Please upgrade your browser

We take your security very seriously. In order to protect you and our systems, we are making changes to all HSBC websites that means some of the oldest web browser versions will no longer be able to access these sites. Generally, the latest versions of a browser (like Edge, Chrome, Safari, etc.) and an operating system family (like Microsoft Windows, MacOS) have the most up-to-date security features.

If you are seeing this message, we have detected that you are using an older, unsupported browser.

See how to update your browser

Global Investment Outlook Q2

Soft landing, hard truths: steering towards a softish landing
06 May 2024
    Download the full reportPDF, 6.62MB

    Key information panel

    • The outlook for the global economy is fraught with uncertainties that could result in further market turbulence
    • In the long term, we envision a ‘new paradigm’ featuring shorter economic cycles and more frequent supply shocks
    • Against this background, we examine matters relevant to investor priorities today. These include the breakdown of bond-equity correlations; the role of ‘new diversifiers’ such as private credit; how investors should look at EM and frontier markets; the impact of evolving sustainability disclosure frameworks globally; opportunities in Asia; and whether US equity concentration should be a concern

    The formidable task of steering towards a ‘soft-ish’ landing could result in more turbulence for markets ahead.

    We remain in the midst of elevated policy risks and tight credit conditions where the prospect of a successful ‘soft landing’, while comforting, must be scrutinised through a lens of pragmatism. Signs that inflationary pressures have not entirely dissipated and the narrative of reaccelerating growth, led by the US, suggest that central banks may be on hold for a little while longer. Consequently, monetary policy looks set to be a drag on growth ahead in Western economies. Even if the proverbial soft landing sticks in developed markets, the runway is in an earthquake zone. Given the path to stability is fraught with uncertainties, our baseline scenario, aptly termed ‘soft-ish landing’, urges caution against complacency in portfolios.

    Top of mind: Should we remain concerned about the breakdown of bond-equity correlations?

    Short-run bond-equity correlations are at their most positive since the 1990s. Usually, stocks and bonds move together when the source of volatility is inflation. But as the global disinflation process continues in 2024, growth volatility is set to become more important again. That should mean a lower stock/bond correlation which is good news for investors. However, we argue that the future inflation profile will be somewhat higher and spikier compared to the 2010s. Consequently, the search for new diversifiers is on.

    Top of mind: How should we look at EM and frontier markets?

    The big story in emerging markets continues to be one of divergence. The idea that the asset class can be seen as homogenous is old fashioned, with country correlations much lower than investors probably think. Even in monetary policy, the trends are diverging: regional Latam central banks were early rate hikers and the monetary cycle seems to be ‘first in, first out’. Likewise, frontier markets offer low correlation of returns versus EM and DM indices, as well as between individual frontier economies.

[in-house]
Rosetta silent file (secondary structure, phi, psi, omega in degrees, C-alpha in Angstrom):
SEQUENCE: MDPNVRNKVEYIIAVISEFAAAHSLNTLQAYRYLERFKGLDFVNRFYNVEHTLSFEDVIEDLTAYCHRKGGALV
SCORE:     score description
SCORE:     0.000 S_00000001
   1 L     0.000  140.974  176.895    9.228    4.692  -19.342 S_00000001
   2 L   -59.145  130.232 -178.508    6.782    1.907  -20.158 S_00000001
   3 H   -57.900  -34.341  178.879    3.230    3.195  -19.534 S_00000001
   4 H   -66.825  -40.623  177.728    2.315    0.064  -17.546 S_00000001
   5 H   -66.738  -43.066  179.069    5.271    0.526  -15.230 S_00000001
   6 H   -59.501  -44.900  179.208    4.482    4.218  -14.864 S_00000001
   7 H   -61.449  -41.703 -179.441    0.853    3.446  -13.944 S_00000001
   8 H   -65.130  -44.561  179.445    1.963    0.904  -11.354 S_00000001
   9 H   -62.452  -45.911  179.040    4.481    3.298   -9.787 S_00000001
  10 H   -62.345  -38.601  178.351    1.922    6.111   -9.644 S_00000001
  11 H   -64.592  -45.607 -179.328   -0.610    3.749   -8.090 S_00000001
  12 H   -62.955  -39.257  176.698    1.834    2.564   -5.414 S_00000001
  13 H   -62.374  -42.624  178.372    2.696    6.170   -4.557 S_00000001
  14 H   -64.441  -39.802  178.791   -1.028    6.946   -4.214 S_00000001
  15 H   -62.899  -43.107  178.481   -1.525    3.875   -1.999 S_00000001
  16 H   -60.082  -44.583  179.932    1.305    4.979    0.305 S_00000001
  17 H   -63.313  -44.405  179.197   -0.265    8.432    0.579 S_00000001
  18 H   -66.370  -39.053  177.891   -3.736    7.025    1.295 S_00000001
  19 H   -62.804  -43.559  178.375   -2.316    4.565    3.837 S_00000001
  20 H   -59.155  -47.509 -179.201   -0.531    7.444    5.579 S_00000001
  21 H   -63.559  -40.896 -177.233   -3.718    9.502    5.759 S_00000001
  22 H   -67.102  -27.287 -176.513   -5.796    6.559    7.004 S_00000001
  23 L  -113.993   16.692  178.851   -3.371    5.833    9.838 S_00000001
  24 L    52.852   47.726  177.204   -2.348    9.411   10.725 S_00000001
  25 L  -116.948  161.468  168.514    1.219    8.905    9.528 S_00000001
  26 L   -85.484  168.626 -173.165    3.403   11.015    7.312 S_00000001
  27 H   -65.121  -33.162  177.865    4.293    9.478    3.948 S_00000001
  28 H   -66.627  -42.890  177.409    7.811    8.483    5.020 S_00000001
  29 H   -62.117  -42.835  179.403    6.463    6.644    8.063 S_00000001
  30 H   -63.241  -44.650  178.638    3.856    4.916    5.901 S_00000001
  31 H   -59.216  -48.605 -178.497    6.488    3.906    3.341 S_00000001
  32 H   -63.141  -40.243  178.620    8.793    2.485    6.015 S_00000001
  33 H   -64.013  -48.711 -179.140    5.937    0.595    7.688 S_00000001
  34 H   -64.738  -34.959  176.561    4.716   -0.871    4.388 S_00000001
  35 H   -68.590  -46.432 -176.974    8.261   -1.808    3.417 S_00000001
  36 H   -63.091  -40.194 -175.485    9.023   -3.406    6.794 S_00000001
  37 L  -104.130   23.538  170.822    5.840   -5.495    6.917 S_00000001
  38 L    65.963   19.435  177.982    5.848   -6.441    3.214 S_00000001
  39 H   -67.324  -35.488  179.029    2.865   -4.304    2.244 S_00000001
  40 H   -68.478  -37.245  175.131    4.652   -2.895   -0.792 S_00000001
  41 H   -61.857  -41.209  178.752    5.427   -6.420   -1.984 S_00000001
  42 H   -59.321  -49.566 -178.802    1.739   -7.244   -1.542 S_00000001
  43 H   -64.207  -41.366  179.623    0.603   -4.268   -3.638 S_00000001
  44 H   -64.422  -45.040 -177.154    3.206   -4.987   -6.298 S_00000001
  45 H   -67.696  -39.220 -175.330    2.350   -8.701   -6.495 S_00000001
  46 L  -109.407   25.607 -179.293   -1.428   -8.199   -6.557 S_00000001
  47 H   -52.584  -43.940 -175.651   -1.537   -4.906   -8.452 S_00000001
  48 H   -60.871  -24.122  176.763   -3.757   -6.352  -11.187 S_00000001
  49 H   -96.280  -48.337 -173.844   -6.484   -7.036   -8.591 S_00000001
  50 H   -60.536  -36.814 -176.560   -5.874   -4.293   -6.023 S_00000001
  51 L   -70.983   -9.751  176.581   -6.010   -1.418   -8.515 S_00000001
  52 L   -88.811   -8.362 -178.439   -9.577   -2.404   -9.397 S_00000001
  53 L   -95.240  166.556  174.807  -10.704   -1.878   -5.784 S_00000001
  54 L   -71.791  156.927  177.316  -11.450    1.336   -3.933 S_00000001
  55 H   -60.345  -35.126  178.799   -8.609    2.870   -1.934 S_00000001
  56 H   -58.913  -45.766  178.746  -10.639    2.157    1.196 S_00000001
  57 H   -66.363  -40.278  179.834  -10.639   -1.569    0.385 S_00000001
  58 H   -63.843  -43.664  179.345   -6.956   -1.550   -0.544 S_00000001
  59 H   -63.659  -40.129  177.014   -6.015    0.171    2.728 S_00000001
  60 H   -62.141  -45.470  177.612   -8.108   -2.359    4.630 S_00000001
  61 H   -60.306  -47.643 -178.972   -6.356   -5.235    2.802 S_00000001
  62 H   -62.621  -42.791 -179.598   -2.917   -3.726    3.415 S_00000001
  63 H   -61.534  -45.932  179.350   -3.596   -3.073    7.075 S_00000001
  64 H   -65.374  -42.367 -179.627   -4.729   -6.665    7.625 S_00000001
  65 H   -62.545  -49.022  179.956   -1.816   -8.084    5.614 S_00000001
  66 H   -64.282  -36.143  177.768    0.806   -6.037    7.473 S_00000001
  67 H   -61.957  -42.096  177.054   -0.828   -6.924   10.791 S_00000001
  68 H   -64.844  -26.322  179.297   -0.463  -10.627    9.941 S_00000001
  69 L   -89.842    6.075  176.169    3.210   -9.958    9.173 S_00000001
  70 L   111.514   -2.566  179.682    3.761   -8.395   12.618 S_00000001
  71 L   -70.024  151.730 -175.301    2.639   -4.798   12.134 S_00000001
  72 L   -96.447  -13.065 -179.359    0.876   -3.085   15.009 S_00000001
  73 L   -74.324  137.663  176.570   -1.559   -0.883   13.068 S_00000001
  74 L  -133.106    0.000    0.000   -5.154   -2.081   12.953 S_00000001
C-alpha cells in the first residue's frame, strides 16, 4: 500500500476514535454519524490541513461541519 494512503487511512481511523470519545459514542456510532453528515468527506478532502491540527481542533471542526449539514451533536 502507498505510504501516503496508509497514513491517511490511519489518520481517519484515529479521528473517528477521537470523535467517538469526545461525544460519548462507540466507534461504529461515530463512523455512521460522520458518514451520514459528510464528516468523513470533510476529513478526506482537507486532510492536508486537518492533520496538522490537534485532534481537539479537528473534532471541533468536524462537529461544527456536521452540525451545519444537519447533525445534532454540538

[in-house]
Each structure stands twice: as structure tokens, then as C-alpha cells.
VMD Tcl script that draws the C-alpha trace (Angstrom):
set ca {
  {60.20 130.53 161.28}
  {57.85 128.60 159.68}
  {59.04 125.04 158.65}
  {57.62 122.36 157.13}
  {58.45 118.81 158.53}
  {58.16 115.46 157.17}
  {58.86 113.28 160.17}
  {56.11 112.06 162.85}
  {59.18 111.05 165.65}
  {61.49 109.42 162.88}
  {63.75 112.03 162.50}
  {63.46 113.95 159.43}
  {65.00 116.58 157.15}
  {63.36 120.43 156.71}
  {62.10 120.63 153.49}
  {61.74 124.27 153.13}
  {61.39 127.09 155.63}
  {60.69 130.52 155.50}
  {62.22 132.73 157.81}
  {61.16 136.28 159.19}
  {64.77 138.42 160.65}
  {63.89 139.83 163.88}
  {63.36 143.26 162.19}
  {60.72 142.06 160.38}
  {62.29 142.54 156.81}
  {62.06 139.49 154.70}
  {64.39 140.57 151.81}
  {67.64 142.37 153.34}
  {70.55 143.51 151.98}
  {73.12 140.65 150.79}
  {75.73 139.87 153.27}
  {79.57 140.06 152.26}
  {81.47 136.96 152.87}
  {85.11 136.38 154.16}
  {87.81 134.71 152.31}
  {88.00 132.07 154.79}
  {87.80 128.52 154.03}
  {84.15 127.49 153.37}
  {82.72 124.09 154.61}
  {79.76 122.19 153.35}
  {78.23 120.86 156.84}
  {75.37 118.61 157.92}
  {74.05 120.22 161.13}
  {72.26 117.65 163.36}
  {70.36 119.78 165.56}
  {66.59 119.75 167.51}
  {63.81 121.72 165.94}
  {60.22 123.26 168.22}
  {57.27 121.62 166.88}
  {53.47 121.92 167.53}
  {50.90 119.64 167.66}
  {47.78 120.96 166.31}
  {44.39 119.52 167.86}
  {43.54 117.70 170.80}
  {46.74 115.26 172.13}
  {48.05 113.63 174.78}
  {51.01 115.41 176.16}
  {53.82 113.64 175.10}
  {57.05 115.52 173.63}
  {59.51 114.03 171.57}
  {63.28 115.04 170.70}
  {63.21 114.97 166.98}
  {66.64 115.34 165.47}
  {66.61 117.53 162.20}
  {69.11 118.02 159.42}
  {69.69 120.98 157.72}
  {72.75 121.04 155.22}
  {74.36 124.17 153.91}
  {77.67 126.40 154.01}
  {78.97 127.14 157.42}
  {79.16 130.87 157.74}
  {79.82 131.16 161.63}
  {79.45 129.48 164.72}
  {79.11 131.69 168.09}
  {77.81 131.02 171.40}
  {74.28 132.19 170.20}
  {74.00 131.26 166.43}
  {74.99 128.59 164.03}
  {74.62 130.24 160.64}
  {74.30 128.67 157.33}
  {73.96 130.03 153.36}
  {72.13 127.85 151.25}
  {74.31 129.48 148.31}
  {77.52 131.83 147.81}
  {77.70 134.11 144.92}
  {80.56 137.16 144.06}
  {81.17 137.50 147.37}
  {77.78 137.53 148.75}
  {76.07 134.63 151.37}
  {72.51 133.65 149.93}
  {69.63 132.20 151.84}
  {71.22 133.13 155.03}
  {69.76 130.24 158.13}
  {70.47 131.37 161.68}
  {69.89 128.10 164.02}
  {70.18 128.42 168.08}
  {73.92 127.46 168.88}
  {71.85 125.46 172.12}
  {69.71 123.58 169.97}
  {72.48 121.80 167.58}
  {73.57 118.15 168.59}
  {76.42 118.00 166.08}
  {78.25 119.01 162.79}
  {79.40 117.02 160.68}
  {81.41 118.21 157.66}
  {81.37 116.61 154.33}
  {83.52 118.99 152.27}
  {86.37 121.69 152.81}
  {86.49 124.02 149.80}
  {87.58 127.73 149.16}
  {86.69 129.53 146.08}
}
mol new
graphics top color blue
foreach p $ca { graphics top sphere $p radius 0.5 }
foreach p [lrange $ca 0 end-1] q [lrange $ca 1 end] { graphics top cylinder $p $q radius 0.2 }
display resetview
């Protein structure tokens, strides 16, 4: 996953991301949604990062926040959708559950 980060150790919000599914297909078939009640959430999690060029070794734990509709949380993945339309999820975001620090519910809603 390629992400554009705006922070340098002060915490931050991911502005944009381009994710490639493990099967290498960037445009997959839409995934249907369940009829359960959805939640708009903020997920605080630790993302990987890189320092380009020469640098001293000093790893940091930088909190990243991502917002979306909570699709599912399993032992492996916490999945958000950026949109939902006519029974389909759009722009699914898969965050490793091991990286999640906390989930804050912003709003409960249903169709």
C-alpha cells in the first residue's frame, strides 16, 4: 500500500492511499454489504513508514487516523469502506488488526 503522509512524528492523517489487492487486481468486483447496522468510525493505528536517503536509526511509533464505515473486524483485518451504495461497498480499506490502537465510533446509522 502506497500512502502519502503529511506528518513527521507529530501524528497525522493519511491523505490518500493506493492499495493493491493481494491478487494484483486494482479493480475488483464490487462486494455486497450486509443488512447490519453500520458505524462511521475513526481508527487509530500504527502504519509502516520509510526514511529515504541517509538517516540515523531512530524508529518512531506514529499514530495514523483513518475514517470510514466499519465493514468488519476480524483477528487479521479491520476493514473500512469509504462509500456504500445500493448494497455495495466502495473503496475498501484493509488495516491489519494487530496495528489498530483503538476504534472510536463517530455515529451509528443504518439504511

Top of mind: has private credit reached peak?

    Typically being floating rate structures, private credit investments clearly benefited during the sharp rise in interest rates since 2022 that hurt most other fixed income markets. With rate cuts on the horizon, investors now have a more complex decision to make within their credit allocations than they have had over the last 18 months.

    Top of mind: What do evolving sustainability disclosure frameworks mean for companies and investors?

    Within the first few months of 2024, notable regulatory adjustments have emerged from both the US and the EU concerning sustainability disclosures. Differences in standards pose challenges for investors looking to evaluate and compare reporting of emissions data from companies across jurisdictions. We examine developments in the EU, the US and Asia and the likely implications for investors.

    Why Asian currency bonds are worth a second look.

    A strong US dollar and the view that Asian currency bonds are difficult to access means they are out of favour in most global asset allocations. Yet inflation in most of Asia has been lower than elsewhere, resulting in shallower hiking cycles post pandemic. Growth forecasts for most of emerging Asia are reasonable without the need for monetary stimulus. And Asian central banks may also be keen to avoid currency weakness at a time when it could be unnecessarily disruptive to economic prospects. We examine the factors that investors should consider.

    The ongoing contrast of Asia’s two largest markets

    India’s strategic reforms and economic ascent contrast with the negative sentiment around China. While India’s continued growth trajectory is certainly not guaranteed, China faces more pressing uncertainty. This is reflected in valuations, presenting differing and inherently diverse considerations for investors.

    Should US equity concentration be a concern?

    As measured by the Herfindahl-Hirschmann Index, the US is currently an outlier in terms of equity market concentration, relative to other core markets and its own history. This is especially impactful to portfolios, given that US stocks now account for over 40 per cent of global market capitalisation. High concentration alongside high correlations between the top names within US equities has led to increasing idiosyncratic risks in market cap-weighted indices. However, opportunities to tilt US equity exposures must be assessed against the macro and market backdrop.